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RE: Copyright of Eiffel Tower Lighting



You cannot, at least in the U.S but I suspect it is also true elsewhere,
copyright a public building, the way it is presented by the governmental
owner to the public, or in many cases anything that is funded with public
moneies where they are a significant portion of the funding and the main
stimulus for the creation or production of the resulting product.

In the case, for instance of, photographing in a public facility or park, it
is not copyright issues which may prevent it but tresspassing issues which
may prevent it in that not engaging in photogrpahy may be a condition of
admission; but this does not prevent someone from photographing it from a
public right of way like the street.

In the case of lighting a monument, the creater of the lighting design may
copyright the design itself but not the appearance of its display as it
manifests itself from a public right of way.  From the quote from the Tower
web site, I am inclined to conclude that (a) the Tower may not be a
publically owned monument but a privately owned and run facility, (b) the
publication has to be in France or somewhere that the French laws have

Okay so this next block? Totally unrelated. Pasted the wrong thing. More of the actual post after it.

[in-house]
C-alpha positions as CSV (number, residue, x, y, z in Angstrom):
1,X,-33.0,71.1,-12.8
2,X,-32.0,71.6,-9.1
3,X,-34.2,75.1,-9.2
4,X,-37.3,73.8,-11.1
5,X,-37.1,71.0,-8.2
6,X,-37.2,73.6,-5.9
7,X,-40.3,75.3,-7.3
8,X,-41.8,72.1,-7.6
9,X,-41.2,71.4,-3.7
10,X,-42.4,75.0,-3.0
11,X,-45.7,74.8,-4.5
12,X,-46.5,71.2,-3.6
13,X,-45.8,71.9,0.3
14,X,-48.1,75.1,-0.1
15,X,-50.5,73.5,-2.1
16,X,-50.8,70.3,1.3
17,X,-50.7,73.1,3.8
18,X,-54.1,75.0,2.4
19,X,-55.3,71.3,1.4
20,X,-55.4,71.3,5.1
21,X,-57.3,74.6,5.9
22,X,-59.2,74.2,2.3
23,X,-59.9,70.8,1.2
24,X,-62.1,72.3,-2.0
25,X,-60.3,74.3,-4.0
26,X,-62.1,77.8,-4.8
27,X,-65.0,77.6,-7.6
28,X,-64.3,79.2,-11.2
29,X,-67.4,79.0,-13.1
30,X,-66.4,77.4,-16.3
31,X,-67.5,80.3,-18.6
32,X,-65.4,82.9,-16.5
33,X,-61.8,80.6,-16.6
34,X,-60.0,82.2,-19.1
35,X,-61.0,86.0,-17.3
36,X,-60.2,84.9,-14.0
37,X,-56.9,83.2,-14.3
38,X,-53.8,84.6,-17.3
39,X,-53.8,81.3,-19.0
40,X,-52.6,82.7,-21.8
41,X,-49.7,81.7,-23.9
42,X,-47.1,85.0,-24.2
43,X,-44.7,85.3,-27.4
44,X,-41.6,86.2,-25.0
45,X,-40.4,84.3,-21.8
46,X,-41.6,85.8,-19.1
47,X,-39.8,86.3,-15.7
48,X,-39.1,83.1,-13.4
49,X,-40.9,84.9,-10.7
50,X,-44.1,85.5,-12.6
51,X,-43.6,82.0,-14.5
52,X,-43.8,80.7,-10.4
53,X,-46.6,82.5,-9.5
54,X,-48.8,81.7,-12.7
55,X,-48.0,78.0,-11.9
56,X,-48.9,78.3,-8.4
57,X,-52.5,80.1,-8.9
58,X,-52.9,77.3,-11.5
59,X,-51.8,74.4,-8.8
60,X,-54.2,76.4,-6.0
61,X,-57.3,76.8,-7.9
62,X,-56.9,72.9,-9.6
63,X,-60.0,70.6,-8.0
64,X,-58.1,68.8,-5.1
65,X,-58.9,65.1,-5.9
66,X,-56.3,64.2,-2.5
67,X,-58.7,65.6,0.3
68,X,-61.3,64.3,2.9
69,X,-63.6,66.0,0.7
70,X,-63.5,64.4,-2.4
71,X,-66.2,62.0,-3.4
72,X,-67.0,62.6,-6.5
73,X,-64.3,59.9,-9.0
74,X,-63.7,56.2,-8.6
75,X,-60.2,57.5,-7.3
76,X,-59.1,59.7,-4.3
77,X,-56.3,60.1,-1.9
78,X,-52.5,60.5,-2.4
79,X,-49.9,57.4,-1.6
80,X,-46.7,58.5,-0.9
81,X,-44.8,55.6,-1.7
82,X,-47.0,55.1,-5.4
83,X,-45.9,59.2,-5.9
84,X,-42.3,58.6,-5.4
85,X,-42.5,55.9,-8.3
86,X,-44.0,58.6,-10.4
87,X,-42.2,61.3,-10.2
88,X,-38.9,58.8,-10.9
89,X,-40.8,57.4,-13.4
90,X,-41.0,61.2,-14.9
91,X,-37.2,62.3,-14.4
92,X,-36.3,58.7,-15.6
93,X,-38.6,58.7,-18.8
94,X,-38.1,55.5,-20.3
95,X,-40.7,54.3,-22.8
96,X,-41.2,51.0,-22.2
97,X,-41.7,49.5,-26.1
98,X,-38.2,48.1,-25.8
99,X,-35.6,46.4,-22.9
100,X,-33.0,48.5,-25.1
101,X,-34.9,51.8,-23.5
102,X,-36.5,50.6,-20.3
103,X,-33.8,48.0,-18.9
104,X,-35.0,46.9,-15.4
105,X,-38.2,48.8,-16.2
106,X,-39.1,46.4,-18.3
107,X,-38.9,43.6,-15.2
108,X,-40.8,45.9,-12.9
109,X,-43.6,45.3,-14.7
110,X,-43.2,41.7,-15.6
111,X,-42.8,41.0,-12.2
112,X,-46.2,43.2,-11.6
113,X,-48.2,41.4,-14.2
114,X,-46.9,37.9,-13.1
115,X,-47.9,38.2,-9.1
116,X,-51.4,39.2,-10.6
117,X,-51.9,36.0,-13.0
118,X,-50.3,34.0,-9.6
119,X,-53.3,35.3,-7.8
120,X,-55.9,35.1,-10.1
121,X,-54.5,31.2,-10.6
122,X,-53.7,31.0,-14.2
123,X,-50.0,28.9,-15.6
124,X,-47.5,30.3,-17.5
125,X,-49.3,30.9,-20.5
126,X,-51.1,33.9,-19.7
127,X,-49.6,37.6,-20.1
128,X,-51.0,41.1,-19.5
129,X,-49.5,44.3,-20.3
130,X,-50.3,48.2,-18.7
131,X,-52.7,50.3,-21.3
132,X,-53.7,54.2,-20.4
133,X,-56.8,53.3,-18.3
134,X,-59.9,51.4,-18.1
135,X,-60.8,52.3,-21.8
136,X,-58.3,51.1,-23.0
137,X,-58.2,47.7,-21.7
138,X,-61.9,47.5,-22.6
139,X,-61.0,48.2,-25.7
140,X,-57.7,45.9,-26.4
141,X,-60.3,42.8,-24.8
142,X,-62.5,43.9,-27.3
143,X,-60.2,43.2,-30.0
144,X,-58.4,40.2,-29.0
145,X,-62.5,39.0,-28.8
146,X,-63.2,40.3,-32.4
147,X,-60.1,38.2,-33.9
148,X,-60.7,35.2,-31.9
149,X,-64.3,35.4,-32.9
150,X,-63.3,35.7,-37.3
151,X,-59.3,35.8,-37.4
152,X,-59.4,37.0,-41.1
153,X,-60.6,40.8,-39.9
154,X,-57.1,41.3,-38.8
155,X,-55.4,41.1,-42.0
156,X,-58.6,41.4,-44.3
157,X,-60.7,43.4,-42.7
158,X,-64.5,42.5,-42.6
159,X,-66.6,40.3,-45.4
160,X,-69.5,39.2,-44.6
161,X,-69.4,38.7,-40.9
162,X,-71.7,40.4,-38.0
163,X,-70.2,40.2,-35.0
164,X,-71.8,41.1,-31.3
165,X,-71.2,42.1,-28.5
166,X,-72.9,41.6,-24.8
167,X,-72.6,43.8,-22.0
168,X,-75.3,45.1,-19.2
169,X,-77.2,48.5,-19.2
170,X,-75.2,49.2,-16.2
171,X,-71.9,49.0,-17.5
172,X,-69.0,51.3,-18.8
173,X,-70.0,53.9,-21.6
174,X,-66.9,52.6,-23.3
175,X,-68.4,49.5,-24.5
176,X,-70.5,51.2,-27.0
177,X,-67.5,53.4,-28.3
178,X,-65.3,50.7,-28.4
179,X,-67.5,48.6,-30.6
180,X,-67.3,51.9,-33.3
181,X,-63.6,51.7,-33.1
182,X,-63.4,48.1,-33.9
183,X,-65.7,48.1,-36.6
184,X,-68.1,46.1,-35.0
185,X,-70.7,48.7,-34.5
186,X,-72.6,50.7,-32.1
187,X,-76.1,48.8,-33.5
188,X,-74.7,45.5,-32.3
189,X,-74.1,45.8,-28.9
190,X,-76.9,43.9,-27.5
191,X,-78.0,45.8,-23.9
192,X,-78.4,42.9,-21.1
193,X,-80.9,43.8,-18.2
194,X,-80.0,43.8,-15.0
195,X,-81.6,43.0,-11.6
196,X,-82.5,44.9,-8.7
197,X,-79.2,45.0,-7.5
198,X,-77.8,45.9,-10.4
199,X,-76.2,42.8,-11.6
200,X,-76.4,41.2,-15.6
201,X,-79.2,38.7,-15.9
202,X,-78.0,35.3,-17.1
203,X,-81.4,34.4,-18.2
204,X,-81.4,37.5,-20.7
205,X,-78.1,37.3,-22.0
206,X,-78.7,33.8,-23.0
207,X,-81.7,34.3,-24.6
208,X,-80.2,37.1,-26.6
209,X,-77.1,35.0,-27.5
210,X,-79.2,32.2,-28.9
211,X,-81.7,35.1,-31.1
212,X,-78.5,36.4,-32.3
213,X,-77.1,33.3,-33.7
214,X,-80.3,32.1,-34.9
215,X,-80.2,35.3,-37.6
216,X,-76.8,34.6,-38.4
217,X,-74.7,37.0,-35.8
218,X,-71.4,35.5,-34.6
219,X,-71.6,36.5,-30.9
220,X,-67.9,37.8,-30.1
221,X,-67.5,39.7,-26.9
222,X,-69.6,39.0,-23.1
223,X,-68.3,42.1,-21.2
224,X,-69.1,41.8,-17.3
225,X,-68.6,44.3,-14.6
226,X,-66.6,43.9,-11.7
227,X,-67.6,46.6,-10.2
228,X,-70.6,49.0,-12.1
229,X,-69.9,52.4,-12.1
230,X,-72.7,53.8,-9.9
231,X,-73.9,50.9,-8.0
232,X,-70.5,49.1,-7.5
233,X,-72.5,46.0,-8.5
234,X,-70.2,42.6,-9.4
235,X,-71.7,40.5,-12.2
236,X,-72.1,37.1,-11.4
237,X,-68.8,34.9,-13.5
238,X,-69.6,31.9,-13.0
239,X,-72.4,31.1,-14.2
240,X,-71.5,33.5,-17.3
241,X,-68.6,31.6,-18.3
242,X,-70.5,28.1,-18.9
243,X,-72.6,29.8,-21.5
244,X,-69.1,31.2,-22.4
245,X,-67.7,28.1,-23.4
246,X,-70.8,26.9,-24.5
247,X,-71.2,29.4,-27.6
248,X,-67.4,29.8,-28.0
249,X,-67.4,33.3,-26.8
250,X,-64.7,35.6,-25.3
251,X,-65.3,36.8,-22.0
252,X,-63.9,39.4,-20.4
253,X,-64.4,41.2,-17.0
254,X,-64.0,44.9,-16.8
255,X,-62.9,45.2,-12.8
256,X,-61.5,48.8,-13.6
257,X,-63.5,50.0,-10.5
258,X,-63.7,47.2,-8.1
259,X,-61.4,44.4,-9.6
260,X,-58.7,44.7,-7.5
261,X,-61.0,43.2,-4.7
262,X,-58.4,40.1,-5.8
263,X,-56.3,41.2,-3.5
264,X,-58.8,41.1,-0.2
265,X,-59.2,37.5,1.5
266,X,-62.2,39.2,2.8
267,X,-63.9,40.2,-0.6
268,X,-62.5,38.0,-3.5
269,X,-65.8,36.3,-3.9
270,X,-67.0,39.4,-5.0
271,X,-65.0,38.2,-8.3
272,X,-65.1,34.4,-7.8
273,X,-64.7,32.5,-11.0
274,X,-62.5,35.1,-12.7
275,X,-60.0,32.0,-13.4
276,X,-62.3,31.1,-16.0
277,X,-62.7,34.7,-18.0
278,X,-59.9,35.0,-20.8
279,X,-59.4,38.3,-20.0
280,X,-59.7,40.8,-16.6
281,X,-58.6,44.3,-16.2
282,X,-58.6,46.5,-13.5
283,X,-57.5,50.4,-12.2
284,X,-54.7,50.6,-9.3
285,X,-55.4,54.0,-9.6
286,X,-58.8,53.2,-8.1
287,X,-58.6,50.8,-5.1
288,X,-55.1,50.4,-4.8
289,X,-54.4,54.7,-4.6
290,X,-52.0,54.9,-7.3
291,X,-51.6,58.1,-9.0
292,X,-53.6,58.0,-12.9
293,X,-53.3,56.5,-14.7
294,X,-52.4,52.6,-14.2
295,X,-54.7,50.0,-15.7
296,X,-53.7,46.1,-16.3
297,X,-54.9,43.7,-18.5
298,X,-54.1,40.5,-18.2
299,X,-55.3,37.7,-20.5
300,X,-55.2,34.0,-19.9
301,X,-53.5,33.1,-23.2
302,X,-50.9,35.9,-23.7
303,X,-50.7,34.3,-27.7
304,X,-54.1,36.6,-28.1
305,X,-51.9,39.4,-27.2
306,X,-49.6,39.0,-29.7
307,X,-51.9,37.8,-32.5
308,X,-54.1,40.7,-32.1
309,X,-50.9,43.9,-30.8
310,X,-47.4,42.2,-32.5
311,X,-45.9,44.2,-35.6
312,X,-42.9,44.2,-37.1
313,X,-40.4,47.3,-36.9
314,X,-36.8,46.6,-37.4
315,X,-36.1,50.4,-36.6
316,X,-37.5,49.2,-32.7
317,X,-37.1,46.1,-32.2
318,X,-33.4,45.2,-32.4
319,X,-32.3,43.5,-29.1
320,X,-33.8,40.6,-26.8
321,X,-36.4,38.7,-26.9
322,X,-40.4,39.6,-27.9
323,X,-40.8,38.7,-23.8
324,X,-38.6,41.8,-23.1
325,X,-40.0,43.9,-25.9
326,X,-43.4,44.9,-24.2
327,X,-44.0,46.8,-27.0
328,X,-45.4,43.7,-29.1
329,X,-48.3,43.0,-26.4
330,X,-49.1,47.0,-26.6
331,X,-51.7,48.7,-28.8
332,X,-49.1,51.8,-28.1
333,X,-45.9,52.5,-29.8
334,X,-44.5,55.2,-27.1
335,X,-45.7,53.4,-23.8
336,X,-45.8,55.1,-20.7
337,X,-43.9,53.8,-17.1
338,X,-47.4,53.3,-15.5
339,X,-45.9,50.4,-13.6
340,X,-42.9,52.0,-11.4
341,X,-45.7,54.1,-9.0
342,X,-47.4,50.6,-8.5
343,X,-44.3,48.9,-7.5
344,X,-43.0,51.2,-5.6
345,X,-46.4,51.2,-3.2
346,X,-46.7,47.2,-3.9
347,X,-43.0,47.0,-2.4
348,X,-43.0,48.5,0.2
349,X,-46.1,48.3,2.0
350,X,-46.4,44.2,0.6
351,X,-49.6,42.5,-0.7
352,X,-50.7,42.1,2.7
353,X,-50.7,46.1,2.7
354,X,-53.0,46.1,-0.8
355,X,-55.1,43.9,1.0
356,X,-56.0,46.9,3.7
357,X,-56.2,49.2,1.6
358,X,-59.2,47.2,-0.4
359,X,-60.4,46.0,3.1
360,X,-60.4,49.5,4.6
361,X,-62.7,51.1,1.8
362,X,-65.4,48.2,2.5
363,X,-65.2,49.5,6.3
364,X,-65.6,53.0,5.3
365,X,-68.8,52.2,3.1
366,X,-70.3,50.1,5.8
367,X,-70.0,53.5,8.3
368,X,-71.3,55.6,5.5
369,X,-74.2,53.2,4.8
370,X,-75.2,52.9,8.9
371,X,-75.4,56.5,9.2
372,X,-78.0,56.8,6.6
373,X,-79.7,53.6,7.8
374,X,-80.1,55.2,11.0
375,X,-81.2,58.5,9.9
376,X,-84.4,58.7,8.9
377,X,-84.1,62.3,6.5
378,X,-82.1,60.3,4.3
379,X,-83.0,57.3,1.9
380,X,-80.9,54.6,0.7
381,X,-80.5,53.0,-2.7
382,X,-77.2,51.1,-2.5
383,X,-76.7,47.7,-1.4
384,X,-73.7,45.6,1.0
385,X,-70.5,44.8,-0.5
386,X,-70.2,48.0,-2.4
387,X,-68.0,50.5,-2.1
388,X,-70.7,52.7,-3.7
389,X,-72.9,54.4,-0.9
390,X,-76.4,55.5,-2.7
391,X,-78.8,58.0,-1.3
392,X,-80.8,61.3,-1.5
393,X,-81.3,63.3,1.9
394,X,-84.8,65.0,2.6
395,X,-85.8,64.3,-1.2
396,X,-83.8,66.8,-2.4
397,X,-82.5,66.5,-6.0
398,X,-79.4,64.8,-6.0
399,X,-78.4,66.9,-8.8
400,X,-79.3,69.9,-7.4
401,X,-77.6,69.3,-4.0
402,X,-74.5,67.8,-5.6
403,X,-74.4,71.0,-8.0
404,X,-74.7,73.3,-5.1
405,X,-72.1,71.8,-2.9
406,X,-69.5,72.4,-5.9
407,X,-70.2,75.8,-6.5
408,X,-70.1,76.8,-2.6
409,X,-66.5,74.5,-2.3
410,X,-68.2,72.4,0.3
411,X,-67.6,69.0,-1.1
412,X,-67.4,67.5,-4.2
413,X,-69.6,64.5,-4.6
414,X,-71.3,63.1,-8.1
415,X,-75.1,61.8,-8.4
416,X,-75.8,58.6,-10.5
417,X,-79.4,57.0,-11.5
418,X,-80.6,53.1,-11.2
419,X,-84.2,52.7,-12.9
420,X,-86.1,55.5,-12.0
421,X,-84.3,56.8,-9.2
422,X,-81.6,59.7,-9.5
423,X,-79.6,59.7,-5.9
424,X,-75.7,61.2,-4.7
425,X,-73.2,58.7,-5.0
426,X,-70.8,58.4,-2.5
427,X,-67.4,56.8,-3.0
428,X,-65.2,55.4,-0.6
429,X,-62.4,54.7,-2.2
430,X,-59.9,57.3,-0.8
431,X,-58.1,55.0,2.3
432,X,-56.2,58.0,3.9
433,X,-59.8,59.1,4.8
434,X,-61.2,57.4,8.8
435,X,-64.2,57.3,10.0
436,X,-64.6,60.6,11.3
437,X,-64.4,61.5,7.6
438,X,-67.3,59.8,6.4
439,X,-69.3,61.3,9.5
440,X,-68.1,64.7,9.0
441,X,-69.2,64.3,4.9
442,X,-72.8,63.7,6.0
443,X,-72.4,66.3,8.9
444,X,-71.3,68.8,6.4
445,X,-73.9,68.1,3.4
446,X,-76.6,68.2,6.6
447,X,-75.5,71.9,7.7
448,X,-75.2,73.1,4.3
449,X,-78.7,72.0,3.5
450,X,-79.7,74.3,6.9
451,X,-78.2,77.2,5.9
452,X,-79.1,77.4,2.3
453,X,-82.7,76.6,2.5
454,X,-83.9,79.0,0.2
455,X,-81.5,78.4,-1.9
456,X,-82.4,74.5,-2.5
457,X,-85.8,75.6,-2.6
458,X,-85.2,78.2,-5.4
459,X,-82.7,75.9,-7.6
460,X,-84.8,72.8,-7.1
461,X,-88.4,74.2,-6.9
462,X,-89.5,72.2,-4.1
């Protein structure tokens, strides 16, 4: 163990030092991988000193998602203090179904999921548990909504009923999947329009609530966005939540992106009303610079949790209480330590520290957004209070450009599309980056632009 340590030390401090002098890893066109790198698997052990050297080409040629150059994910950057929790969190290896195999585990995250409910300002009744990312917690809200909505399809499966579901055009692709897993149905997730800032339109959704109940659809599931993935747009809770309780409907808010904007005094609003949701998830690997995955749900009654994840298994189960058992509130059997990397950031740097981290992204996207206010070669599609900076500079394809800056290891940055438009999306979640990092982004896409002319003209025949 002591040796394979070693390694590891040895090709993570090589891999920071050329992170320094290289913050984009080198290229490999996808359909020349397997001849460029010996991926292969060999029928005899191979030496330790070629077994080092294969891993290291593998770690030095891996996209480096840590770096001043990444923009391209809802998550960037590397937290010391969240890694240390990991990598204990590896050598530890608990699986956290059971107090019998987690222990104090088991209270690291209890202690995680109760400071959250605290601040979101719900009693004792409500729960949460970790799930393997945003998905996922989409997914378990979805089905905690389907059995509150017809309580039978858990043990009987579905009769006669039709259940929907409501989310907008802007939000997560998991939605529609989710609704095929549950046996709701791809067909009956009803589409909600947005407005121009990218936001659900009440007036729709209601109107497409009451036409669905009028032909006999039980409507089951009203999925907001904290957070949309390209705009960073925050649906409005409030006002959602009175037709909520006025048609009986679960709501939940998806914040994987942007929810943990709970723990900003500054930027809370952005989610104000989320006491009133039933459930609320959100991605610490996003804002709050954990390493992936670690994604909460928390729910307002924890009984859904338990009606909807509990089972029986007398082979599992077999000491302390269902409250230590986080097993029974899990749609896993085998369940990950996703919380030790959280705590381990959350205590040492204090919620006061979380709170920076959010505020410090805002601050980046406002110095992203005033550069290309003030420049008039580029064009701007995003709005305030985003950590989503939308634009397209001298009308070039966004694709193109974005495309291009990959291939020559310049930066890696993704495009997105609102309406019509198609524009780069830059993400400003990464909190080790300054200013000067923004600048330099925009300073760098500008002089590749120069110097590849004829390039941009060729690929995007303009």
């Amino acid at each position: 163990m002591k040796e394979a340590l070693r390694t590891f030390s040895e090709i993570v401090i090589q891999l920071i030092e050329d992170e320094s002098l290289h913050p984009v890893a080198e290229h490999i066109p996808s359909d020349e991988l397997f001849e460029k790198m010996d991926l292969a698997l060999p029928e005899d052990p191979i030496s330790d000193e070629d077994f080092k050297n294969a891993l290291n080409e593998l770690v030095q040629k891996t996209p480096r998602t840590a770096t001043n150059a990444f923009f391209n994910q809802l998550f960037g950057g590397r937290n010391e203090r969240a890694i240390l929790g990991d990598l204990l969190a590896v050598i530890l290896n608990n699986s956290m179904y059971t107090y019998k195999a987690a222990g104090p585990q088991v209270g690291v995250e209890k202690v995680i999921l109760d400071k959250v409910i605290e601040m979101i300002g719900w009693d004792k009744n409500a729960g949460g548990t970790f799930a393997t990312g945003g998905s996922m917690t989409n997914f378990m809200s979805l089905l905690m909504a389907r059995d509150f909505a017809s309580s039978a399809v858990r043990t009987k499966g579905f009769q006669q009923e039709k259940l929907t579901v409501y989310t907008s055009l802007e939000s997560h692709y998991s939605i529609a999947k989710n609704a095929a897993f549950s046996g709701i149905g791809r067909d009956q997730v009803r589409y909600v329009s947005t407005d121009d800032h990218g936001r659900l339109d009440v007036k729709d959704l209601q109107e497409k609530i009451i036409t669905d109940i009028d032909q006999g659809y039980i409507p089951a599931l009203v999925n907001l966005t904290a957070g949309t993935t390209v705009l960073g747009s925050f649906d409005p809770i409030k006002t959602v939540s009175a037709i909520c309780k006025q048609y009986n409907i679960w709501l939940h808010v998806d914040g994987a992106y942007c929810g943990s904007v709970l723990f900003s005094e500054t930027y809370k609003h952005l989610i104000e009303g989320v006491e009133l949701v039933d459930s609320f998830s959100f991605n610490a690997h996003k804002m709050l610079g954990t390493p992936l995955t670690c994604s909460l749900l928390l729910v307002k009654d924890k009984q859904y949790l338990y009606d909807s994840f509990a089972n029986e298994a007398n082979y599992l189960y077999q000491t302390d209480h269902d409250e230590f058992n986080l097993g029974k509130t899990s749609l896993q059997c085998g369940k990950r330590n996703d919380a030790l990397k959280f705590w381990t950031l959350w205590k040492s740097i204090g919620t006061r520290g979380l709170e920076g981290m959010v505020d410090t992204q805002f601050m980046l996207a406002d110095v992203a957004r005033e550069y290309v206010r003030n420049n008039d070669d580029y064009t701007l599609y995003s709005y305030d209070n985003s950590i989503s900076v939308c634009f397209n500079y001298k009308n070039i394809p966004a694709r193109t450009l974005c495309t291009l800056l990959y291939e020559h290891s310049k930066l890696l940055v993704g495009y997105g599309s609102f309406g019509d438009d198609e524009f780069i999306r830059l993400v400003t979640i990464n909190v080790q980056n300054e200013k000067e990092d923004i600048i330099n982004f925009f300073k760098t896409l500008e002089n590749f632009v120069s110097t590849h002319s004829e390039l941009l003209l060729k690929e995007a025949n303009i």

jurisdiction since not just taking the photograph at night is in question
but the issue is publication and that might itself revolve around the nature
of the publication (i.e., educational or non profit uses versus advertising
and commercial uses versus editorial or news uses.

-----Original Message-----
From: owner-epson-inkjet@leben.com
[mailto:owner-epson-inkjet@leben.com]On Behalf Of Kathleen Wattle
Sent: Saturday, June 15, 2002 2:02 AM
To: epson-inkjet@leben.com
Subject: Copyright of Eiffel Tower Lighting


Jerry Olsen wrote:
"I doubt this would stand in any court in the free world.

How can you copyright the lighting of a monument? "

Answer: Because the lighting of the monument is an art, a creative work just
as is theatre lighting - structured to display a creative interpretation of
the subject, and as such the lighting itself is a unique work and subject to
copyright protection as are other creative arts. The lighting process is not
just "putting up some damn big lights" just as photography is not "just
takin' pitchers".


Kathleen Wattle



Peter Tattersall wrote:
>
> On Thursday, June 13, 2002, at 04:53  PM, Jerry Olson wrote:
>
> > And there's nothing from stopping professional photographers from taking
> > a photo of the tower at night, either. I'd be Damned if I'd pay anything
> > to anybody to photograph a national monument! Not a dime! That's almost
> > like Exxon claiming ownership of the sun and adding a $25 fee on your
> > monthly utility bill.
> >
> > Jerry
>
>  From the Official Eiffel Tower Website FAQ page (http://www.tour-
> eiffel.fr/teiffel/uk/pratique/faq/index.html):
>
> "There are no restrictions on publishing a picture of the Tower by day.
> Photos taken at night when the lights are aglow are subjected to
> copyright laws, and fees for the right to publish must be paid to the
> SNTE."

Kathleen Wattle
Captive Spirit Photography
        "Capturing the essence . . .
          for Business or Pleasure"
www.captivespirit.com

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